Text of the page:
Creepy Guys: 9/10
OK, I know that I’ve been a little lagging lately, but even the best of us (and I am the very best) need to take a little vacation. Did I go to some tropical island and lay out on a sandy beach whilst drinking everything from a coconut? No. I did, however, sit in my usual chair and play a great run-through of Fable 3 while maintaining a steady diet of Mac’n’cheese and water (because I’m poor). I’m back now, ready to tackle the next 100 movies with even more verve and style than I did with the first 100, and I’ve got a great one for today. I bring to you a classic from the shadows, Re-Animator, and a possible new inductee for my Bad Movie Badasses.
Dr. Herbert West is an extremely brilliant and mildly creepy student of the human brain. His specific expertise is in the reversal of brain death, which causes a body to gain the appearance of life. West has developed a re-animation agent that he can introduce to the brain of a dead subject, and that’s all you really need to know for right now. Recently kicked out of his school in Europe (you can assume why), West has come to America in order to continue his research, and is introduced to Daniel Cain. Daniel is an up-and-coming doctor with a lot of potential and a spare room for rent, so it seems like the ideal place for West to temporarily rest his hat.
When Daniel’s cat “mysteriously” dies, West has the opportunity to prove that his re-animation agent works, and Daniel can’t deny the results. He takes his observations directly to the Dean of their University, who is convinced that Daniel is crazy, and ends up getting kicked out of school. Desperate to prove that West is right, Daniel agrees to help with a little demonstration. They break in to the morgue and plan to re-animate a body, hoping to gain evidence and credibility to their claims. The experiment doesn’t go terribly well, especially when the re-animated corpse goes naked crazy and kills the Dean, who came to the morgue while hunting down our boys. They only have one option: use the re-animator agent on the Dean!
Things go from bad to worse when another doctor, Dr. Hill, who also happens to be a professor at the University, experiments on the Dean and discovers what has happened. He goes to West with the idea of blackmailing him in to revealing his secret formula, only to end up being decapitated with a shovel. West then shows remarkably poor judgement by using his agent on Hill, who can still control his body even though he’s no longer attached to it. Hill knocks out West, steals all of his formulas, and runs away to his own lab to begin his plan to sleep with the Dean’s daughter (i.e. Daniel’s girlfriend). It’s up to Daniel and West to save the day, but they first must battle all of the re-animated corpses that Dr. Hill has learned to control (through the use of lobotomy, it would seem). West manages to shoot up Hill’s body with an overload of re-animator agent, and then gets attacked by the body’s intestines. Meanwhile, Daniel tries to rescue his girlfriend, but he doesn’t make it in time. She dies, but Daniel still has some of the agent in a syringe. He wouldn’t, would he? Totally.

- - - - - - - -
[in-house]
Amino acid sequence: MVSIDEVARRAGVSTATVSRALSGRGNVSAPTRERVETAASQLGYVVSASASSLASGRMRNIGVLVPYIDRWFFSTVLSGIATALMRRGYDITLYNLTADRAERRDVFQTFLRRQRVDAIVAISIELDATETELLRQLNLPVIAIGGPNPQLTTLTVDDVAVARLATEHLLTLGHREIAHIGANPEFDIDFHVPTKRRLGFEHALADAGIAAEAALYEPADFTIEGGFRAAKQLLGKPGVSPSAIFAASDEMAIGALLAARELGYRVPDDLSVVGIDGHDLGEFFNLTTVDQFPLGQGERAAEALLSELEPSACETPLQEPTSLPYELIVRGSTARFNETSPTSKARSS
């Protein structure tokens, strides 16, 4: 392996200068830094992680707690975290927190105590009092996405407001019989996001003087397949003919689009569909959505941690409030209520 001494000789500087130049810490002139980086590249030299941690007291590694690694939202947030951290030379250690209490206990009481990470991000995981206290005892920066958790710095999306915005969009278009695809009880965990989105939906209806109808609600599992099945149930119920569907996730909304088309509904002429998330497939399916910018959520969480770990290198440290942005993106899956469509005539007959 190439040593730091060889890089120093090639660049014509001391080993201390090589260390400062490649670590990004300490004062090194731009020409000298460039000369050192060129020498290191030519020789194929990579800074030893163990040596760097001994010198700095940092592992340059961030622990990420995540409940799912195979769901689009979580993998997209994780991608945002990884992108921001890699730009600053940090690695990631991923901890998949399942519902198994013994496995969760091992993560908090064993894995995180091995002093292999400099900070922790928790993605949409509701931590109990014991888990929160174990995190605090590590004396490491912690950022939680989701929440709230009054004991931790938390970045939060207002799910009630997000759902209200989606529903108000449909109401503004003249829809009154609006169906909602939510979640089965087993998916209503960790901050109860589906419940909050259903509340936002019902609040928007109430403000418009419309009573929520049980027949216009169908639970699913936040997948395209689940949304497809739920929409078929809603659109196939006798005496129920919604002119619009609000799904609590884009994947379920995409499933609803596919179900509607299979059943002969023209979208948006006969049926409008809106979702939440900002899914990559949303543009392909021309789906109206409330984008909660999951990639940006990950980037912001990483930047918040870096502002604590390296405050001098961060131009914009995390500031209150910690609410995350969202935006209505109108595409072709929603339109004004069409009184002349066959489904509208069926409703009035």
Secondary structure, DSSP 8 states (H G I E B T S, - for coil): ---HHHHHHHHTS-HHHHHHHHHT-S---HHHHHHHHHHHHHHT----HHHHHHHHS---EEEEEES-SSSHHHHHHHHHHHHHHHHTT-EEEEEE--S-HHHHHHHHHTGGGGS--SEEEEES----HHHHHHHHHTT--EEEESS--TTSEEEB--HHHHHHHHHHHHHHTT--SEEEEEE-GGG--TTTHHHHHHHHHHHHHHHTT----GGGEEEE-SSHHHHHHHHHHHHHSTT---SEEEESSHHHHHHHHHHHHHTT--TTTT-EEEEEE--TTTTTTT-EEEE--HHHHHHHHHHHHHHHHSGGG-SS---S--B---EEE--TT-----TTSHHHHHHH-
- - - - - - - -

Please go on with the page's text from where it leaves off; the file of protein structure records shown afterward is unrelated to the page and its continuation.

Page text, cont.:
I really only had one major issue with this movie, but it’s kind of a big one. West mentions that he has to inject his re-animator agent directly in to the brain in order for it to work, since it reactivates the chemical reactions that occur there. Why, then, would it be able to re-animate a headless body? And why would that body’s former head still psychically be able to control it? Just some plot holes, and I may be over-analyzing, but I’m pretty sure that should have been addressed. Oh, and if you’re wondering who is my newest addition to the Bad Movie Badasses, then look no further than Jeffrey Combs. He stars here as Herbert West, and pretty much makes the entire movie worth watching (as with anything else he is in). Here’s to you, Jeffrey, congratulations on this most prestigious honor!
Until next time, guys and girls, keep watching and re-watching those bad movies, even after death.